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Three dimensional antagonists | Laura Pauling

Three dimensional antagonists

I read a book.

When I turned the last page I felt sick to my stomach. Because for the first time I didn’t connect with the main character, but the “villain”.

And this “villain” was stereotyped to the worst degree. And it just got worse with each chapter I finished. And three months later, I still can’t think about the book without feeling a little sick. Yes. The book stuck with me. But for all the wrong reasons.

But it made me think about antagonists. I love the villain character. Especially when they are done well.

The antagonist needs to have a story, a life, a history, his/her own goals, motivations, struggles, faults, strengths – all the aspects of a protagonist. I love reading a book where I can have empathy for the villain. I see a vulnerable side, a look into his/her past, and I feel compassion. I might still be rooting for the main character but I understand the villain. And I understand why he turned out “evil”.

For example, Severus Snape. Snape is my main man. He is an example of a well-crafted villain. I loved his character. Especially in the Half Blood Prince where we see how horrible Harry’s dad treated Snape. I felt compassion. He lost the girl. He got picked on. I don’t blame him for turning out the way he did. And so, I liked him.

So, going back to the book I read. I wonder how much more powerful the story could have been if the antagonists in the story were three dimensional. If they weren’t stereotyped, but shown as real people, struggling and making wrong decisions like everyone else. I think the story would have rocked.

Do you put as much time into developing your antagonist as you do your protagonist? What do you think?

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14 Responses to Three dimensional antagonists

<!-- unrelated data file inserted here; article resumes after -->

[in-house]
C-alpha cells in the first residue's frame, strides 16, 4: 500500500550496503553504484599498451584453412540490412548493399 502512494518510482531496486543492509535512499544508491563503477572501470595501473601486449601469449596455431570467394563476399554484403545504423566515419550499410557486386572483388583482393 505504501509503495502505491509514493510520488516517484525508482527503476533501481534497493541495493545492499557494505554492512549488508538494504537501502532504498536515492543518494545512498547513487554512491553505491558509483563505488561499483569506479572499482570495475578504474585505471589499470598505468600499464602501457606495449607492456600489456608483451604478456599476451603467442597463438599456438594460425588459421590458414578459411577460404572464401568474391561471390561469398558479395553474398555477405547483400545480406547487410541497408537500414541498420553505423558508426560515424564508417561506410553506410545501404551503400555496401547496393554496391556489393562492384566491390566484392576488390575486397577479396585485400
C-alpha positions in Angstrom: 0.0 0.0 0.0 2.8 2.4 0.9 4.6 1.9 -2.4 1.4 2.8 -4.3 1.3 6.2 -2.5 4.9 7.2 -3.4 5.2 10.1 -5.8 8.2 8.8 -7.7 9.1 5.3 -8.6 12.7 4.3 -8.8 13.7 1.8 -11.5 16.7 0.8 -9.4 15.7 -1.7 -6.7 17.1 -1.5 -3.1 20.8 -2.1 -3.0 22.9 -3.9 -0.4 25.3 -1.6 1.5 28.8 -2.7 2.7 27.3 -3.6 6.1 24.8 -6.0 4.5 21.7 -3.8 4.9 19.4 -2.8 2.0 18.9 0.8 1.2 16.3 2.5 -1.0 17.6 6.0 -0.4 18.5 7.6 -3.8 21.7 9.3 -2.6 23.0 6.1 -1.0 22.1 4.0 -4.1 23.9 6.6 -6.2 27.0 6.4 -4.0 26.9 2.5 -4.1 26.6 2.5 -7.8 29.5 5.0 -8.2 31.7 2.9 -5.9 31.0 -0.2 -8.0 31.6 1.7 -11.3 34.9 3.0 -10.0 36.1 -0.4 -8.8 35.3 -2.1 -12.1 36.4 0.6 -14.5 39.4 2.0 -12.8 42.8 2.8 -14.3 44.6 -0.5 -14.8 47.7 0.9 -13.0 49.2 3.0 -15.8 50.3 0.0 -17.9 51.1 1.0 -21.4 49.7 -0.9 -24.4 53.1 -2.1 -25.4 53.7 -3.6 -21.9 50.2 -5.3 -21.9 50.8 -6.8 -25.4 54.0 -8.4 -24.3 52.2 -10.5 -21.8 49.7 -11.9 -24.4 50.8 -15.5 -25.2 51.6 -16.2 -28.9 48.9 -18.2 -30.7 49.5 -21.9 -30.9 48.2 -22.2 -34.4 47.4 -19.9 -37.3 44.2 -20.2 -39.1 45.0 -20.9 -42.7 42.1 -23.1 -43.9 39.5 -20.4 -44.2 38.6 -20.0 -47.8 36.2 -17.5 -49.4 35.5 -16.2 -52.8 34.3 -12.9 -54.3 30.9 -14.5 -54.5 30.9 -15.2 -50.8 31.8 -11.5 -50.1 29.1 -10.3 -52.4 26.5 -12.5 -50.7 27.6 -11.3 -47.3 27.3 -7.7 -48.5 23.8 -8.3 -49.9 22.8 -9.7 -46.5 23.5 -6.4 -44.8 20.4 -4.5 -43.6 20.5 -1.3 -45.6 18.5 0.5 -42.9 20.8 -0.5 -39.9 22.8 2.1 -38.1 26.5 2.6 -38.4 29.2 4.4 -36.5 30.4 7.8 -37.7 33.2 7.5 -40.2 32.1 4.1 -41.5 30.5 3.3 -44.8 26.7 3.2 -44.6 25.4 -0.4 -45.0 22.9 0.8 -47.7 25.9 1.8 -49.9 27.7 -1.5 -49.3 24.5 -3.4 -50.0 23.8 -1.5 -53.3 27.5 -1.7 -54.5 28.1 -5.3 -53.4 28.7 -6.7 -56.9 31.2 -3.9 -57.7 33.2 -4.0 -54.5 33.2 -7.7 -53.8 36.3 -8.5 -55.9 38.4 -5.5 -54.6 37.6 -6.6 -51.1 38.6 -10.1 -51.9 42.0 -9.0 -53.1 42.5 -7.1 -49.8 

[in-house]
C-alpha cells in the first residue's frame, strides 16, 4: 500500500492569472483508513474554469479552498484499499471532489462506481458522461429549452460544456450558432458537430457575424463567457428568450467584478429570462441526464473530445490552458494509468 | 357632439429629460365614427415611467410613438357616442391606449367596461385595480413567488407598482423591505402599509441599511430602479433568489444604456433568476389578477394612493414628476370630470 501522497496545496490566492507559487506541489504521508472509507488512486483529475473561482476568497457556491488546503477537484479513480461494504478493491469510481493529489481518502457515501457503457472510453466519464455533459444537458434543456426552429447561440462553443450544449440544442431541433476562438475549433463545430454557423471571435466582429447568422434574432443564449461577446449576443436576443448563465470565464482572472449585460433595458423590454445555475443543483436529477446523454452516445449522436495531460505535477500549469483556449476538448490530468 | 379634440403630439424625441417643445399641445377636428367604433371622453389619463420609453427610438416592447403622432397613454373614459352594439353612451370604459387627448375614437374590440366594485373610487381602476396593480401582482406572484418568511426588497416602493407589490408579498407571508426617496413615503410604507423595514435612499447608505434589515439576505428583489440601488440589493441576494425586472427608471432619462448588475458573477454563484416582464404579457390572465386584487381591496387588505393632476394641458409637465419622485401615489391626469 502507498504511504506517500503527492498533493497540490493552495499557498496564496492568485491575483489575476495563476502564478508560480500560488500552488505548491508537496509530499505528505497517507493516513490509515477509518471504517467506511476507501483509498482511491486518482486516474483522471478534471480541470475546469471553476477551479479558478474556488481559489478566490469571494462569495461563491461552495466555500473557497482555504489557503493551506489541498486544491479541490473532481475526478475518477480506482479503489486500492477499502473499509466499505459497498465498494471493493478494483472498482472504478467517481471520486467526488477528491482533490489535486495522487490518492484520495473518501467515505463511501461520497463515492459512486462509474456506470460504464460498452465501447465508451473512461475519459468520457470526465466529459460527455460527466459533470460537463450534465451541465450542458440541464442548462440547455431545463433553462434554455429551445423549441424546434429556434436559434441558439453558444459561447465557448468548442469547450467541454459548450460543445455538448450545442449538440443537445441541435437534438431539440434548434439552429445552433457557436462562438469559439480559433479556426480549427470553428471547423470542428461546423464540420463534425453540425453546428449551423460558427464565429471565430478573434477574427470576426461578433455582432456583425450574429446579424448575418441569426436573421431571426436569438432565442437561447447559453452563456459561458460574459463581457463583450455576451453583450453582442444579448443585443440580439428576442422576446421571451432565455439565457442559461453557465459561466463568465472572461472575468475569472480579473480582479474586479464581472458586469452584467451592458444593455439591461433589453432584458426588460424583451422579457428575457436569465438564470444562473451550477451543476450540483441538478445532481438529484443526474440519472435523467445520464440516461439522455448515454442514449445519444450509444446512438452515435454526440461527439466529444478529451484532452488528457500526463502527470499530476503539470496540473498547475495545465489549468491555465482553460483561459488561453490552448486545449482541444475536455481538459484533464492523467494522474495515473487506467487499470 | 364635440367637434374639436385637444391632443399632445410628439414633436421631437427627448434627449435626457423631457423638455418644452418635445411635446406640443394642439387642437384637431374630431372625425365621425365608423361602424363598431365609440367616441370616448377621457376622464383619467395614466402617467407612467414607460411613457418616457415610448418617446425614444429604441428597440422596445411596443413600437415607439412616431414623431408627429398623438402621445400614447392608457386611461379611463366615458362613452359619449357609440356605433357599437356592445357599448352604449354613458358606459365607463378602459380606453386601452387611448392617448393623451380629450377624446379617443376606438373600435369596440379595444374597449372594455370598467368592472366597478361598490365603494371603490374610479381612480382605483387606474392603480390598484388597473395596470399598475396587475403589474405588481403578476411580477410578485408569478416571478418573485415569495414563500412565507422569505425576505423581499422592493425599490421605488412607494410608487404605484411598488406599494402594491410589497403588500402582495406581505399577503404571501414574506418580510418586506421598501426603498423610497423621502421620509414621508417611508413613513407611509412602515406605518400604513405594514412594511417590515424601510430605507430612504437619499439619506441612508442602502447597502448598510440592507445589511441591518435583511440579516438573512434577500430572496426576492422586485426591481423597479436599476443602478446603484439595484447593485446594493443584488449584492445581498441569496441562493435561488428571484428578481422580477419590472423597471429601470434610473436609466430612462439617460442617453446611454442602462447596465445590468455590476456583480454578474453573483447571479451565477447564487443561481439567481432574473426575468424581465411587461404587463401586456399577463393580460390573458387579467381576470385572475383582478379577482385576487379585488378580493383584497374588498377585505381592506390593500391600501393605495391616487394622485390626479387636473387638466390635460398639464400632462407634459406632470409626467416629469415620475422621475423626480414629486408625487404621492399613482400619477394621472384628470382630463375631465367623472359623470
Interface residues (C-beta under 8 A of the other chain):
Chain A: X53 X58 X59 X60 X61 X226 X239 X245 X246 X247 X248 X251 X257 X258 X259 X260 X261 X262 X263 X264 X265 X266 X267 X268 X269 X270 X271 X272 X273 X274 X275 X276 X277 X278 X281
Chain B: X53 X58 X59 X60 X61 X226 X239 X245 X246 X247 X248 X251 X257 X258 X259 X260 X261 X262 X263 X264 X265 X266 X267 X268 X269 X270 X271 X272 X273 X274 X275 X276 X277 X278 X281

1. Heather Kelly January 27, 2010 at 1:16 pm #

    I think that back story for any character is so important, even if we don’t know about it, but those glimpses that tell us why character is the way they are–those are gold. Snape is a wonderful example. We have no doubt of the why that he turned out the way he did. And all the real life antagonists that I’ve met–they always had a reason for acting the way they did. Not to excuse the behavior, but to understand it.

    Boy, did I ramble.

  2. Terry Lynn Johnson January 27, 2010 at 1:36 pm #

    good points to ponder this morning. Thanks.

  3. Tina Lee January 27, 2010 at 2:38 pm #

    I have a villain in my book that I wonder about. As everything in the book gets deeper he stays the same. It’s weird. Someone like him was the inspiration for the book, perhaps that is why.

    Thought provoking post!

  4. Nelsa January 27, 2010 at 3:01 pm #

    I totally get what you’re saying and Snape is a perfect example!! I’m a firm believer in a backstory to all characters but especially secondary ones. And I have to believe in the villain’s truth – even if I don’t like the villain. If the backstory is believeable enough than the antagonist’s actions will be too. Making for a better book.

    Great post!
    Nelsa

  5. Laura January 27, 2010 at 4:04 pm #

    Thanks for stopping by Terry, Tina, and Nelsa!
    I don’t think the antagonist needs a character arc, he/she just needs to have more than one side. Even if he takes care of an injured puppy – we know he has a heart. Ya know? 🙂

  6. Heather Kelly January 27, 2010 at 8:11 pm #

    Laura–are you still having problems with my e-mail?

  7. Catherine A. Winn January 27, 2010 at 8:26 pm #

    I also felt a pang when I read about Snape’s past. I feel exactly the same way about the villains. I don’t have to like the antagonist but I sure want to know what made him/her do what he/she did.

  8. Laura January 27, 2010 at 9:14 pm #

    And I’m sure even the worst most awful person on earth – has moments of kindness. 🙂

  9. Kristen Torres-Toro January 28, 2010 at 1:00 am #

    I try to! I love the villian in my last novel. She had so much depth. I really try to make them full characters!

  10. Laura January 28, 2010 at 1:03 am #

    I agree, Kristin. Villains are so much fun! Not only to read, but to write. 🙂 In some ways, more fun than the protagonist.

  11. Anita Miller January 28, 2010 at 3:03 pm #

    I don’t think one really has to identify with the protagonist as much as one needs to be compelled to think about the protagonist…ponder what made him/her the way he/she is…otherwise, the character is just a waste.

  12. Laura January 28, 2010 at 3:20 pm #

    Thanks for stopping by Anita. Good point. Sometimes the best story/character is the one that makes us think. I don’t have to identify with the main character on all levels – but on an emotional level is key. What do you think?

  13. Jennifer Shirk January 28, 2010 at 7:29 pm #

    You are so right. I love it when I read a villain who I’m almost sympathetic with.:)

  14. Laura January 28, 2010 at 8:40 pm #

    They really are the best but definitely take more work to create. But it’s worth the effort. 🙂

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